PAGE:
The National Association of Insurance Commissioners (NAIC) may roll back a move toward a new mortality table for guaranteed issue life insurance.
Some state insurance regulators say moving toward the new 2017 Commissioners Standard Guaranteed Issue Mortality Table, which was approved in 2018, would cause big problems for life insurers.
Regulators have proposed a canceling the shift to the 2017 table and moving back to the old 2001 Commissioners Standard Ordinary ultimate mortality table for guaranteed issue business issued after Dec. 31, 2019.
The NAIC is a Kansas City, Missouri-based group for state insurance regulators.
States often use NAIC models when developing their insurance laws, regulations and procedures.
“Guaranteed issue life insurance” is life insurance sold without use of medical underwriting. Many of the purchasers may be older people with health problems, who cannot qualify for ordinary life insurance but want to have modest amounts of life insurance available to pay for their funerals and help the beneficiaries with bills.
What Happened in Orlando
Concerns about the new guaranteed issue life mortality tables surfaced this week in Orlando, Florida, at the NAIC’s spring national meeting.
Members of the NAIC’s Life Actuarial Task Force agreed to seek public comments on Amendment Proposal 2019-38. The proposal would start the process of blocking the move to the 2017 mortality table and returning to the 2001 table.
Rhonda Ahrens, a regulator with the Nebraska Department of Insurance, proposed the amendment that would roll back the guaranteed issue life mortality table standard.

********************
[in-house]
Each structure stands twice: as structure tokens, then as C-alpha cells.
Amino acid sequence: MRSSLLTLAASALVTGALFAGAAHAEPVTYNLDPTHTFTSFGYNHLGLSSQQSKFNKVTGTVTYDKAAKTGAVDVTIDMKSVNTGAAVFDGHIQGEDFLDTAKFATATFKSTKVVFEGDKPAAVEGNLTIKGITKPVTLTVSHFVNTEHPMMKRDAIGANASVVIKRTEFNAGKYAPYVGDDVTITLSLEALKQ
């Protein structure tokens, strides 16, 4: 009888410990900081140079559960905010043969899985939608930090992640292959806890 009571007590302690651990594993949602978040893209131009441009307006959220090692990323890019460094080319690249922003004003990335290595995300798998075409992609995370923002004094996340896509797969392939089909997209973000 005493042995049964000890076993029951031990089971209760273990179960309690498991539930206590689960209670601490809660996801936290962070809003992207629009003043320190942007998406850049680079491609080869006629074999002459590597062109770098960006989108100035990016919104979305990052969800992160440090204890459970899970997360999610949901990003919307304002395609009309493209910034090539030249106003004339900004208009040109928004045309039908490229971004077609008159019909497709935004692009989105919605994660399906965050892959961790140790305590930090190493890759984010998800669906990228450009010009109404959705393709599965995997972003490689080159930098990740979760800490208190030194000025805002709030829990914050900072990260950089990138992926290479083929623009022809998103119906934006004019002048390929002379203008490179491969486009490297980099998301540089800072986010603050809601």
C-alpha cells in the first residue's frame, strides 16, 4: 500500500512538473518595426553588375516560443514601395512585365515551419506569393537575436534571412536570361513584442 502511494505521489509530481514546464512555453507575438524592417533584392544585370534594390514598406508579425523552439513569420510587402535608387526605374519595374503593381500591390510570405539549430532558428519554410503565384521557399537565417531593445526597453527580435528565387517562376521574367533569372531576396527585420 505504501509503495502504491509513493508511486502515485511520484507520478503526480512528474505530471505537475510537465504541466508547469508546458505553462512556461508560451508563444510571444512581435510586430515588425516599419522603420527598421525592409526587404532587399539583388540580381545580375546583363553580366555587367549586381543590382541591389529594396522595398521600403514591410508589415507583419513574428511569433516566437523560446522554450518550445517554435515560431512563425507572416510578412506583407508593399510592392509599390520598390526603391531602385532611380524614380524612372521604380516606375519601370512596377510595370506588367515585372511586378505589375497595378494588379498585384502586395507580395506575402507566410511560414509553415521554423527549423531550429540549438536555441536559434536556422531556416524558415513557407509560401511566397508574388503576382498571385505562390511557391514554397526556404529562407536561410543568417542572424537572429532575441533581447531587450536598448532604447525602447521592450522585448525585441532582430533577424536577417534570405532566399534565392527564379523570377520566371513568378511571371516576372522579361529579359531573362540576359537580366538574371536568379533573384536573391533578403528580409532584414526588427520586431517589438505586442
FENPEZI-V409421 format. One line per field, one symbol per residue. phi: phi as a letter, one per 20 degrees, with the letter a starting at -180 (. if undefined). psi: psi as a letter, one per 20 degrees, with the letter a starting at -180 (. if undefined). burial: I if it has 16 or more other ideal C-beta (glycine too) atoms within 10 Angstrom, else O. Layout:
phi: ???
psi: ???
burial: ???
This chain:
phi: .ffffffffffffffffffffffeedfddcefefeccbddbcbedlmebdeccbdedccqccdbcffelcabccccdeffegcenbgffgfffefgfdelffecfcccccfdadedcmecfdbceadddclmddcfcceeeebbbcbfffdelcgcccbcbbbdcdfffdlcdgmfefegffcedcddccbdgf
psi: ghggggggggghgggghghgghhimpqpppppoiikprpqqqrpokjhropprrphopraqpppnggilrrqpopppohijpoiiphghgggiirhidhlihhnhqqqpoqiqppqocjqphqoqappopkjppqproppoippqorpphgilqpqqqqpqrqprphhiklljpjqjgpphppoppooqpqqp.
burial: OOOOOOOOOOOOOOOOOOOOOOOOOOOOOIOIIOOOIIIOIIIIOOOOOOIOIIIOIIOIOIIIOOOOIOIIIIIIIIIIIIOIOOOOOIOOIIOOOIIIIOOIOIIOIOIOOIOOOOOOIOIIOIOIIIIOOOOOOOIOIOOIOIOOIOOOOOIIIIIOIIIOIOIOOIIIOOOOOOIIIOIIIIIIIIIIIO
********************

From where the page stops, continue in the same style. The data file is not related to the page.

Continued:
Ahrens acknowledges on the request form that the Life Actuarial Task Force approved the shift in 2018.
“Unfortunately, the original analysis of the table failed to consider all the issues associated with guaranteed issue products,” Ahrens says in the request form. “Additional analysis by companies trying to implement the table have shown that use of the table is likely to disrupt the guaranteed issue market by making the products less viable due to pricing, cross -subsidization, nonforfeiture, and other concerns.”
If the NAIC rolls back the mortality table standard, the Life Actuarial Task Force will continue to monitor the performance of guaranteed issue products and the appropriateness of using the 2001 mortality table for guaranteed issue business, Ahrens says.
Documents related to the Life Actuarial Task Force meeting are available here, under the Meeting Materials tab.
— Read Proposed 2001 CSO Table Can Impact The Life Policies You Sell, on ThinkAdvisor.